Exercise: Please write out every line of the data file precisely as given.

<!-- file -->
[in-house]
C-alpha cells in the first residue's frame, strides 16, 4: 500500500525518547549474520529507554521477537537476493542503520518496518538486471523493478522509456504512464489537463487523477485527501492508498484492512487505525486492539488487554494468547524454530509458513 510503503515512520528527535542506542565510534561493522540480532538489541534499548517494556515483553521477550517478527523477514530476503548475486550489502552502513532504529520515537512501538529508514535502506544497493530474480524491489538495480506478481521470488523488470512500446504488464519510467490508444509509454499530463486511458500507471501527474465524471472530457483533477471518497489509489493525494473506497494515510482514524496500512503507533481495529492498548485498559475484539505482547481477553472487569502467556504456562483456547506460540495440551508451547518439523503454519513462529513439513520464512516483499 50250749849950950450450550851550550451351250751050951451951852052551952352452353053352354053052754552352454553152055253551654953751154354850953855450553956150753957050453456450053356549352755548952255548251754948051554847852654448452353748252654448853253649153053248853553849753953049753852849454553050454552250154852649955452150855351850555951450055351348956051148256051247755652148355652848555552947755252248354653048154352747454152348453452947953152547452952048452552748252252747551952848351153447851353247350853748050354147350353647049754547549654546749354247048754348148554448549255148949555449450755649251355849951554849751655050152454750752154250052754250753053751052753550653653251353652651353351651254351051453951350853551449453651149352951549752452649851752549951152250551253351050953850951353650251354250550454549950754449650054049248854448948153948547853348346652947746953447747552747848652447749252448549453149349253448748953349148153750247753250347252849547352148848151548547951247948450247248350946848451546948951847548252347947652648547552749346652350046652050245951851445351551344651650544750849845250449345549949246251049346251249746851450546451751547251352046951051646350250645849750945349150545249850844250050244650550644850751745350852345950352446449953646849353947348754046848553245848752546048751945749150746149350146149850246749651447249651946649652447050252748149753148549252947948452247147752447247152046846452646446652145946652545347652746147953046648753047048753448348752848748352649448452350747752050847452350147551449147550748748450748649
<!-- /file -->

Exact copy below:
[in-house]
C-alpha cells in the first residue's frame, strides 16, 4: 500500500525518547549474520529507554521477537537476493542503520518496518538486471523493478522509456504512464489537463487523477485527501492508498484492512487505525486492539488487554494468547524454530509458513 510503503515512520528527535542506542565510534561493522540480532538489541534499548517494556515483553521477550517478527523477514530476503548475486550489502552502513532504529520515537512501538529508514535502506544497493530474480524491489538495480506478481521470488523488470512500446504488464519510467490508444509509454499530463486511458500507471501527474465524471472530457483533477471518497489509489493525494473506497494515510482514524496500512503507533481495529492498548485498559475484539505482547481477553472487569502467556504456562483456547506460540495440551508451547518439523503454519513462529513439513520464512516483499 50250749849950950450450550851550550451351250751050951451951852052551952352452353053352354053052754552352454553152055253551654953751154354850953855450553956150753957050453456450053356549352755548952255548251754948051554847852654448452353748252654448853253649153053248853553849753953049753852849454553050454552250154852649955452150855351850555951450055351348956051148256051247755652148355652848555552947755252248354653048154352747454152348453452947953152547452952048452552748252252747551952848351153447851353247350853748050354147350353647049754547549654546749354247048754348148554448549255148949555449450755649251355849951554849751655050152454750752154250052754250753053751052753550653653251353652651353351651254351051453951350853551449453651149352951549752452649851752549951152250551253351050953850951353650251354250550454549950754449650054049248854448948153948547853348346652947746953447747552747848652447749252448549453149349253448748953349148153750247753250347252849547352148848151548547951247948450247248350946848451546948951847548252347947652648547552749346652350046652050245951851445351551344651650544750849845250449345549949246251049346251249746851450546451751547251352046951051646350250645849750945349150545249850844250050244650550644850751745350852345950352446449953646849353947348754046848553245848752546048751945749150746149350146149850246749651447249651946649652447050252748149753148549252947948452247147752447247152046846452646446652145946652545347652746147953046648753047048753448348752848748352649448452350747752050847452350147551449147550748748450748649